The Merits of Sin: Suffer, Little Children (1983) (UK)

Films this boring should not be this enjoyable. Wait. I don’t think that makes any sense. Maybe boring isn’t the right word. Awkward? Yeah. That’s what I’ll go with. Films this awkward should not be this enjoyable. Nah. That doesn’t sound right either. Fuck it.

Apologies abound

If you dig a little deeper, you find out why Suffer, Little Children is the way it is. It was basically a class project by a bunch of kids with the aid of their drama teacher and a band promoter willing to finance. Kids are awkward, Hell, most adults are awkward. All that awkwardness combined to roll out a rambling mess of a film that often follows its own internal and insane logic. You’re gonna love it…or not…it doesn’t really matter. Shit, I’ve lost my train of thought again. Fuck it.

Spell casted

Claiming to be a reconstruction of actual events which were never covered by the press, the film immediately lies to you. That’s fine, everybody lies. A young mute girl named Elizabeth is abandoned at the front door of Sullivans Children’s Home. The heads of the home (kind hearted Jen and fashion icon Morris) can’t figure out where she came from and set her up comfortably amongst the other brats. Almost immediately, things go south.

Portrait of an Icon

Elizabeth has some strange powers. We find out a little later that she is home to some demonic entity with a deep voice. She mesmerizes a couple girls to be her minions by making them have nightmares involving zombies and a picnic. So that’s a thing that happens. She forces a kindhearted crippled boy into intensive care by sending him flying down the stairs. He coughs up quite a bit of blood upon impact. Six children almost drown (off screen) and she even ruins a girl’s birthday party (what a bitch!). Needless to say, Elizabeth kind of sucks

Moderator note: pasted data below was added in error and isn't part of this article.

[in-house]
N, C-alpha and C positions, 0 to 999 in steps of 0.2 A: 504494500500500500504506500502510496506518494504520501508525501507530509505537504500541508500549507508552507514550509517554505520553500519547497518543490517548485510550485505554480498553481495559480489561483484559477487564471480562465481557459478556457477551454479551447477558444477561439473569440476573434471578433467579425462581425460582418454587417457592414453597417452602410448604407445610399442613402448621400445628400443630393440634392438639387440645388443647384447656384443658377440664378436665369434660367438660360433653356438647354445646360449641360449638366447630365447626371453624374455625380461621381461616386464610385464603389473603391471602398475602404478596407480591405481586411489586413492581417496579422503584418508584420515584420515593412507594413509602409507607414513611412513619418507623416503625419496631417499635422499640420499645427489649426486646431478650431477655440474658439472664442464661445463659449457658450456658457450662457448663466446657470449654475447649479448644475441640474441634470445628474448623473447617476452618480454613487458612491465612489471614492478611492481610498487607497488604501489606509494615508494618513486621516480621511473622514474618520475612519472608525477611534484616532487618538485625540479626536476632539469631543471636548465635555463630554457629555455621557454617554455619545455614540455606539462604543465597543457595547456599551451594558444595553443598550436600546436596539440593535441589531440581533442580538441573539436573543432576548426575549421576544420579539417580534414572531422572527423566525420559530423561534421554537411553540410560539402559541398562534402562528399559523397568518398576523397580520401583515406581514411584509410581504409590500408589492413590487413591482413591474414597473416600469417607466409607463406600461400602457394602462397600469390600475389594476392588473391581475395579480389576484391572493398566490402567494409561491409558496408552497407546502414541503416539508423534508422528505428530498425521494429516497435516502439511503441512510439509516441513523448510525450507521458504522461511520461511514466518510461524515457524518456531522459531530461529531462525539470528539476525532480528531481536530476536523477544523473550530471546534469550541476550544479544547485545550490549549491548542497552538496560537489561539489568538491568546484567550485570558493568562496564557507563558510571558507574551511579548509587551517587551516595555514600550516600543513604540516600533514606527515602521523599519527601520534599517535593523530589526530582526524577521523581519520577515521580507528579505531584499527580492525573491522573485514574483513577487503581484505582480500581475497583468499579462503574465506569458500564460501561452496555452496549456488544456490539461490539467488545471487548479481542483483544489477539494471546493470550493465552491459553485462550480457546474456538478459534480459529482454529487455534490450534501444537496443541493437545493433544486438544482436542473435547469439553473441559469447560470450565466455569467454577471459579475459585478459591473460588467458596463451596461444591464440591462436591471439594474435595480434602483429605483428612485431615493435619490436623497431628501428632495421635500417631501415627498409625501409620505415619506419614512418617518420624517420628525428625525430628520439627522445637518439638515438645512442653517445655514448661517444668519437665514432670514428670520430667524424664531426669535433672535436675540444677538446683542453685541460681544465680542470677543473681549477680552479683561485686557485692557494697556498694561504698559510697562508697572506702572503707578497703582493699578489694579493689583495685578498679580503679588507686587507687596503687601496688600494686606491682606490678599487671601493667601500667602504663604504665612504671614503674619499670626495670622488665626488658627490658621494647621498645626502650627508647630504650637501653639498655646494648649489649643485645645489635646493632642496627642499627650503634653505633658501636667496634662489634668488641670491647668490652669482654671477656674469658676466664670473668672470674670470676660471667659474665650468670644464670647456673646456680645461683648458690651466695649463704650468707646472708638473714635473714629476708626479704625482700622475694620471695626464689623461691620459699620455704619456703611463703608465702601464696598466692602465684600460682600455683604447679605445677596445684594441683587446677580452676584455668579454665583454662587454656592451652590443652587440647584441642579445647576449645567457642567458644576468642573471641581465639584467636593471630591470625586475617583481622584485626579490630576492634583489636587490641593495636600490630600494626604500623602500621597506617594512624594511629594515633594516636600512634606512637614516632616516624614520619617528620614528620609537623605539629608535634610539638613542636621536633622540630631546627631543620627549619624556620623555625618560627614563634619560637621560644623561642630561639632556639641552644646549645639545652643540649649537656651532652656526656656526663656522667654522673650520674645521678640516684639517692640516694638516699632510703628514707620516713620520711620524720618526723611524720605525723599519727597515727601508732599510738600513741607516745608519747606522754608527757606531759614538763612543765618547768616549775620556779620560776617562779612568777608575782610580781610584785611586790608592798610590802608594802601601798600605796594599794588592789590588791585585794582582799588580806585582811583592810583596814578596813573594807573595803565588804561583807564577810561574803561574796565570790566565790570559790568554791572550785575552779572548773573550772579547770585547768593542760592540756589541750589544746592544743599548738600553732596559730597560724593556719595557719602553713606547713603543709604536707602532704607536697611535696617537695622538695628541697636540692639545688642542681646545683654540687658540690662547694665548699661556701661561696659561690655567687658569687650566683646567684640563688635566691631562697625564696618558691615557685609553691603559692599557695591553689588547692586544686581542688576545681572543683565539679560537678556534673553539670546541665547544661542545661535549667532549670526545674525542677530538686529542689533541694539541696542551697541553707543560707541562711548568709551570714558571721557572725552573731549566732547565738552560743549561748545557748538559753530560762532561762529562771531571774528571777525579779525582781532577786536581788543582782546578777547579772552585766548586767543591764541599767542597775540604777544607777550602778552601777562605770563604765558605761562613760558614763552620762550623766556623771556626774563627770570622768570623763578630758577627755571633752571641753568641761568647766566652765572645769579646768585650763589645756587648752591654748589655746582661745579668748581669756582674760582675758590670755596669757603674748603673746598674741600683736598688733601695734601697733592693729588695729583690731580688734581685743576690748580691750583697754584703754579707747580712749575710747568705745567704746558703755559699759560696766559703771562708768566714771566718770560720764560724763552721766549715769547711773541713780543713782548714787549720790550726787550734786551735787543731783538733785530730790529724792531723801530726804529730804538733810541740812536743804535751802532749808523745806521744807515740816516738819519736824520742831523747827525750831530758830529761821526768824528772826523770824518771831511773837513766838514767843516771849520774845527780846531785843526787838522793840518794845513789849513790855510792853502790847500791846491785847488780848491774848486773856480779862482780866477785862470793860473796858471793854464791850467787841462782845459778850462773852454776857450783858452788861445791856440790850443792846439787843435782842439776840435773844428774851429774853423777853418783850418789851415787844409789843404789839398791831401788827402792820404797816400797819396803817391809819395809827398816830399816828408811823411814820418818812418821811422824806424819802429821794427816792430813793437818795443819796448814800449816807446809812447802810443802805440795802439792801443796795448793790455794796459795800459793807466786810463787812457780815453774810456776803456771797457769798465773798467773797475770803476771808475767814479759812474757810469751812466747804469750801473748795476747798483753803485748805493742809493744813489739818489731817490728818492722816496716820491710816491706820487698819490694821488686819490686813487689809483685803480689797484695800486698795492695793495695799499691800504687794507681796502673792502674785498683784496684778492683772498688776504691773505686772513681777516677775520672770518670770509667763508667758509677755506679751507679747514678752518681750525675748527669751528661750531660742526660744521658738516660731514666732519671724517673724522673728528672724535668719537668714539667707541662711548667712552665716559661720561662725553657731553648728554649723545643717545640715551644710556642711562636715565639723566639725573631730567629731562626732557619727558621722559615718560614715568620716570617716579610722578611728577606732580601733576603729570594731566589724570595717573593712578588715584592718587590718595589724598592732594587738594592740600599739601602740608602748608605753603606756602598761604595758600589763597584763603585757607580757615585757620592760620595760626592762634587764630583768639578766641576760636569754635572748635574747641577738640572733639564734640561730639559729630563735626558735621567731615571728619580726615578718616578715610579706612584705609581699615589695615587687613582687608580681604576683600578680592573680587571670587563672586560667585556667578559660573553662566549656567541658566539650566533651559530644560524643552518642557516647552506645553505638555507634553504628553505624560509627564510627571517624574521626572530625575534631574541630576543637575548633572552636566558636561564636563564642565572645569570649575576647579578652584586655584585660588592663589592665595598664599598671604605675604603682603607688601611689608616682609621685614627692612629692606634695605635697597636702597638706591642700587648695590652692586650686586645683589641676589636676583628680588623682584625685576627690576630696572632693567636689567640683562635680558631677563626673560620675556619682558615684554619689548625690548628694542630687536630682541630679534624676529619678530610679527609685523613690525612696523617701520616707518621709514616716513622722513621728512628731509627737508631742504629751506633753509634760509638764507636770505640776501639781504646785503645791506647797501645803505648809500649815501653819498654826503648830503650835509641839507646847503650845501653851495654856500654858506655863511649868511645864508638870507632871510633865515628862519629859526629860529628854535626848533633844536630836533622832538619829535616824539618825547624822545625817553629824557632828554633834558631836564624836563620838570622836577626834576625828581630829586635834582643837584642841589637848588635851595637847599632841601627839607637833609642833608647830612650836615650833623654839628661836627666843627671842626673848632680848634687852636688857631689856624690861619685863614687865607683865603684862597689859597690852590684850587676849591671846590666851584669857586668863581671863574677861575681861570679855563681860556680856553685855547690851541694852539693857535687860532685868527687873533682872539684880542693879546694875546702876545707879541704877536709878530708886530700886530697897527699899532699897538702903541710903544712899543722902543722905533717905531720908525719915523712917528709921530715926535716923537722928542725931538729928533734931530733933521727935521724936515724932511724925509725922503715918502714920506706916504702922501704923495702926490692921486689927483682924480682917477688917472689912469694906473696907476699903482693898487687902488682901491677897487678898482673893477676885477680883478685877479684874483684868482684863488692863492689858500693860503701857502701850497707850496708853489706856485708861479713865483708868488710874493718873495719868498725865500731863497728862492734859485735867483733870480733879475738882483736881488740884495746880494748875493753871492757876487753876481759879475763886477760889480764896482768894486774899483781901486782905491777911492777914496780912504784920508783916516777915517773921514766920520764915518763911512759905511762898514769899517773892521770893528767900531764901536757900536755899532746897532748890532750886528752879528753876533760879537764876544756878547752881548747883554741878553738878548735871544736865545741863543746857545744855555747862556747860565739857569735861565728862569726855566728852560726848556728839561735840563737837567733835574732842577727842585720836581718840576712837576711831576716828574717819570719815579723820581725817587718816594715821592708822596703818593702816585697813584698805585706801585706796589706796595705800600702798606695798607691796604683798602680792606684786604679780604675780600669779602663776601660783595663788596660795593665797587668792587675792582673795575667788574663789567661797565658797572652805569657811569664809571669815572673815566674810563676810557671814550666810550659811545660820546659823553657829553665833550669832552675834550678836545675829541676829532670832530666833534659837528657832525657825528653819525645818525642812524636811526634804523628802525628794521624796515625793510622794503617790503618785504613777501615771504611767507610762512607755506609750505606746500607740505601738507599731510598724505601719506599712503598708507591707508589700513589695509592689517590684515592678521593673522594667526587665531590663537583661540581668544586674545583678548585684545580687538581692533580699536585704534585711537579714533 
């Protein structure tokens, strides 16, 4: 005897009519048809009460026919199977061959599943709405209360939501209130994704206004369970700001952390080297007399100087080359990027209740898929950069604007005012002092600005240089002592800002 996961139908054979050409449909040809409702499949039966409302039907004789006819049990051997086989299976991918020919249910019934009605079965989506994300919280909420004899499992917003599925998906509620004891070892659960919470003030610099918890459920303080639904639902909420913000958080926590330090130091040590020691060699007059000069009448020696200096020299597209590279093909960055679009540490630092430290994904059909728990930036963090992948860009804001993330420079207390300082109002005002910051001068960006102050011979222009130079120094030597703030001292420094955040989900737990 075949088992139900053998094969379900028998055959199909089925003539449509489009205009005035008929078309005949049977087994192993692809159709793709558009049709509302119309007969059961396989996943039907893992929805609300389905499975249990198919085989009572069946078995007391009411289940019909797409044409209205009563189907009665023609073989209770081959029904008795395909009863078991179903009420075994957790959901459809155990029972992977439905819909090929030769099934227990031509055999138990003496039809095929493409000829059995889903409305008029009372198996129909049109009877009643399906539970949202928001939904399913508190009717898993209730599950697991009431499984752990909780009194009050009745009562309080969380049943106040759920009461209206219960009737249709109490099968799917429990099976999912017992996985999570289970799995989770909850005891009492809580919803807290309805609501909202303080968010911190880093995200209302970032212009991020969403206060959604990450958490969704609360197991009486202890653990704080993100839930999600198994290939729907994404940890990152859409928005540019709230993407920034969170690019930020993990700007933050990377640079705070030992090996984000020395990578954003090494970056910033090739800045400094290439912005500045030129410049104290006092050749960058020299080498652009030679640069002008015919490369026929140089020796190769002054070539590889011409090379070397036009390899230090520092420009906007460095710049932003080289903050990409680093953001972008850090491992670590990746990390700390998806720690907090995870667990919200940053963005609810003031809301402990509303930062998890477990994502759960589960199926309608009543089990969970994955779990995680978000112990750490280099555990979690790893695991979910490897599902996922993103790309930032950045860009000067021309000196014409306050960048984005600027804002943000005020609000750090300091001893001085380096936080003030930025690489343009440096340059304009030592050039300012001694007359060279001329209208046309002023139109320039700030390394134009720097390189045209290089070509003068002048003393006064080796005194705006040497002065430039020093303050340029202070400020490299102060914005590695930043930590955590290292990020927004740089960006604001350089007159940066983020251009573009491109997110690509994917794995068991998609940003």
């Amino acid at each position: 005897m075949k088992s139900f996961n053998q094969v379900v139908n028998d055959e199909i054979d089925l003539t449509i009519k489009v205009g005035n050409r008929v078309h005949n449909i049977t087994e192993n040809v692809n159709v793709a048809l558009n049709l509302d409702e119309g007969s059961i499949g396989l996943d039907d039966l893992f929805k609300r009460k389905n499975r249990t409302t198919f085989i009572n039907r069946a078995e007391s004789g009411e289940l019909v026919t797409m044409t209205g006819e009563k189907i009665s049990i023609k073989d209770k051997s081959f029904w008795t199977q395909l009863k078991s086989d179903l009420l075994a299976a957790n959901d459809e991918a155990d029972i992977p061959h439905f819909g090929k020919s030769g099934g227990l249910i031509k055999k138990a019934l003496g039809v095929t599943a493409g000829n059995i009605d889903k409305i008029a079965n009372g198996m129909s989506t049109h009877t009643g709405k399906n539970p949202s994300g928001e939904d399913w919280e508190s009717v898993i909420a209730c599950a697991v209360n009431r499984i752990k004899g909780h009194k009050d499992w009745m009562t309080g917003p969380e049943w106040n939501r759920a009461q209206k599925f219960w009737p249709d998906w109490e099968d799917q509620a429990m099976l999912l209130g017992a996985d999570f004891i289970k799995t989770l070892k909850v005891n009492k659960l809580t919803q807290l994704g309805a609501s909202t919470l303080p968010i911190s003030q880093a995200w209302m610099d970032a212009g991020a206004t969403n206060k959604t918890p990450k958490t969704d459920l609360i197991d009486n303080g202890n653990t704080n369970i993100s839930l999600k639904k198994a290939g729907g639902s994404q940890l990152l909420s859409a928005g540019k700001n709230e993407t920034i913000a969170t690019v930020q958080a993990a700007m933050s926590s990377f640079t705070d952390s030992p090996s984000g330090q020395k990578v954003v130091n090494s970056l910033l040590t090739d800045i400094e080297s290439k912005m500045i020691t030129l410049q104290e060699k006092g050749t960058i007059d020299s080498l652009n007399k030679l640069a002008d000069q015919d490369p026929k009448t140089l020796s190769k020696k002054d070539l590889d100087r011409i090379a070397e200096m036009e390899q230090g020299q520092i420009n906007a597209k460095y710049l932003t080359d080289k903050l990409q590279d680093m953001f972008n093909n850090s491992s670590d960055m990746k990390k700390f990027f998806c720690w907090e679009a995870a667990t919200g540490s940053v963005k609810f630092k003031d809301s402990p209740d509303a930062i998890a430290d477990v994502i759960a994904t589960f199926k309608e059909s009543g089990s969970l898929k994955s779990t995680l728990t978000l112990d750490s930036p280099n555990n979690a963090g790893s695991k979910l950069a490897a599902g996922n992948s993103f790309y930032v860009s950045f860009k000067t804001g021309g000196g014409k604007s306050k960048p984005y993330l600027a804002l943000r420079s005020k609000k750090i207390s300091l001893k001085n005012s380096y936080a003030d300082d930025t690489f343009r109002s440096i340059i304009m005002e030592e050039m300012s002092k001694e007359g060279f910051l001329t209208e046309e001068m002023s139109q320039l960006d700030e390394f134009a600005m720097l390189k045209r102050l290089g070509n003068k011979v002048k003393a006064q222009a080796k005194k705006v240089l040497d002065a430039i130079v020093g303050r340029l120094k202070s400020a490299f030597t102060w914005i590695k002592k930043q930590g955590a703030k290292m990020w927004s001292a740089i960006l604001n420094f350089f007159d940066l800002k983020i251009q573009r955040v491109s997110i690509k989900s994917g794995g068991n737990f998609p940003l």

Suckiest suck to ever suck

Outside of the negative vibes permeating throughout the sad household, there’s a bit of excitement in the air. Former orphan and current pop star Mick Phillips is coming to brighten up the lives of these miserable bastards. He’s also got an eye for Jen and is prone to mumbling. He gets involved with the strangeness going on at the children’s home even if he disagrees with Morris and Jen that the oddness is connected to Elizabeth.


Strobe lights are abused, the narrative plays out like time needed to be filled, scenes drag on far past the breaking point of human patience, music drowns out dialogue, Jesus Christ shows up to point magic at people, and we’re treated to an amazing stab happy climax. It’s an SOV nightmare akin to something you may dream after experiencing a non life threatening head injury. You shouldn’t be sleeping because you might be concussed, I shouldn’t be reviewing films because I actually recommend this. Suffer indeed. 7/10

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